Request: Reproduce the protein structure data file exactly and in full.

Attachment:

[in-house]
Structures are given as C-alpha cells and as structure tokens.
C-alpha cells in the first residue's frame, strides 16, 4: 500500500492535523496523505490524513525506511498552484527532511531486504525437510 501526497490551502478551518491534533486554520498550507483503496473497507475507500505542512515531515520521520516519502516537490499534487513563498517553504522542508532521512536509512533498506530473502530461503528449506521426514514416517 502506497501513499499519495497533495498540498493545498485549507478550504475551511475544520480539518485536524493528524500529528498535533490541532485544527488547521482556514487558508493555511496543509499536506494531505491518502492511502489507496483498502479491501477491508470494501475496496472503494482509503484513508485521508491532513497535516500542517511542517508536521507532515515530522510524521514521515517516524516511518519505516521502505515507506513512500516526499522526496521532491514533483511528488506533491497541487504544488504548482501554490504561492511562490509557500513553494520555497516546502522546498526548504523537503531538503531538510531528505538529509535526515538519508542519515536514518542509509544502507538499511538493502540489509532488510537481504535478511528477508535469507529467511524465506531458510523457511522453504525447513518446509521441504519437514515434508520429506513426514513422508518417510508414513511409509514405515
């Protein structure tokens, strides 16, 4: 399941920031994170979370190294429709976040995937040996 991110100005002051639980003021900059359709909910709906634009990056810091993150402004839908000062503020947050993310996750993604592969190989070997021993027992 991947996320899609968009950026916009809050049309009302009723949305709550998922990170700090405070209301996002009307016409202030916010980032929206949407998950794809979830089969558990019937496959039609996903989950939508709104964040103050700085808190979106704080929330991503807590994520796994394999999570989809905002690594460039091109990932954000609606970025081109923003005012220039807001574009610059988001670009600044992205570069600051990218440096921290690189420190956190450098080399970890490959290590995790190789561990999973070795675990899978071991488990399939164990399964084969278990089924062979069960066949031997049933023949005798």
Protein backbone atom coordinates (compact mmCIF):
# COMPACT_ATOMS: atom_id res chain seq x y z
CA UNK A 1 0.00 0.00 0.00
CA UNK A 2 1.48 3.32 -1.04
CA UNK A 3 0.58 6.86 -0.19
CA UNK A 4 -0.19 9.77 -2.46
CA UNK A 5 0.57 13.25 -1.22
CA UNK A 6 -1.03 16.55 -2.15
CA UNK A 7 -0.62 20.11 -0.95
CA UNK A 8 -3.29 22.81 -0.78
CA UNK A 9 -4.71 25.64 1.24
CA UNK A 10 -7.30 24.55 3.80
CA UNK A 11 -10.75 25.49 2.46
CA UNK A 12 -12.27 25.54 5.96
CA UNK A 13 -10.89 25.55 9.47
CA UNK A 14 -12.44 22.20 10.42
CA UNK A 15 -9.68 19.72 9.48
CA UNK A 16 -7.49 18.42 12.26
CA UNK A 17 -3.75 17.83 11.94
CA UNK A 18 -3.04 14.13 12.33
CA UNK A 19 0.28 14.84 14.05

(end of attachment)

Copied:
[in-house]
Structures are given as C-alpha cells and as structure tokens.
C-alpha cells in the first residue's frame, strides 16, 4: 500500500492535523496523505490524513525506511498552484527532511531486504525437510 501526497490551502478551518491534533486554520498550507483503496473497507475507500505542512515531515520521520516519502516537490499534487513563498517553504522542508532521512536509512533498506530473502530461503528449506521426514514416517 502506497501513499499519495497533495498540498493545498485549507478550504475551511475544520480539518485536524493528524500529528498535533490541532485544527488547521482556514487558508493555511496543509499536506494531505491518502492511502489507496483498502479491501477491508470494501475496496472503494482509503484513508485521508491532513497535516500542517511542517508536521507532515515530522510524521514521515517516524516511518519505516521502505515507506513512500516526499522526496521532491514533483511528488506533491497541487504544488504548482501554490504561492511562490509557500513553494520555497516546502522546498526548504523537503531538503531538510531528505538529509535526515538519508542519515536514518542509509544502507538499511538493502540489509532488510537481504535478511528477508535469507529467511524465506531458510523457511522453504525447513518446509521441504519437514515434508520429506513426514513422508518417510508414513511409509514405515
């Protein structure tokens, strides 16, 4: 399941920031994170979370190294429709976040995937040996 991110100005002051639980003021900059359709909910709906634009990056810091993150402004839908000062503020947050993310996750993604592969190989070997021993027992 991947996320899609968009950026916009809050049309009302009723949305709550998922990170700090405070209301996002009307016409202030916010980032929206949407998950794809979830089969558990019937496959039609996903989950939508709104964040103050700085808190979106704080929330991503807590994520796994394999999570989809905002690594460039091109990932954000609606970025081109923003005012220039807001574009610059988001670009600044992205570069600051990218440096921290690189420190956190450098080399970890490959290590995790190789561990999973070795675990899978071991488990399939164990399964084969278990089924062979069960066949031997049933023949005798």
Protein backbone atom coordinates (compact mmCIF):
# COMPACT_ATOMS: atom_id res chain seq x y z
CA UNK A 1 0.00 0.00 0.00
CA UNK A 2 1.48 3.32 -1.04
CA UNK A 3 0.58 6.86 -0.19
CA UNK A 4 -0.19 9.77 -2.46
CA UNK A 5 0.57 13.25 -1.22
CA UNK A 6 -1.03 16.55 -2.15
CA UNK A 7 -0.62 20.11 -0.95
CA UNK A 8 -3.29 22.81 -0.78
CA UNK A 9 -4.71 25.64 1.24
CA UNK A 10 -7.30 24.55 3.80
CA UNK A 11 -10.75 25.49 2.46
CA UNK A 12 -12.27 25.54 5.96
CA UNK A 13 -10.89 25.55 9.47
CA UNK A 14 -12.44 22.20 10.42
CA UNK A 15 -9.68 19.72 9.48
CA UNK A 16 -7.49 18.42 12.26
CA UNK A 17 -3.75 17.83 11.94
CA UNK A 18 -3.04 14.13 12.33
CA UNK A 19 0.28 14.84 14.05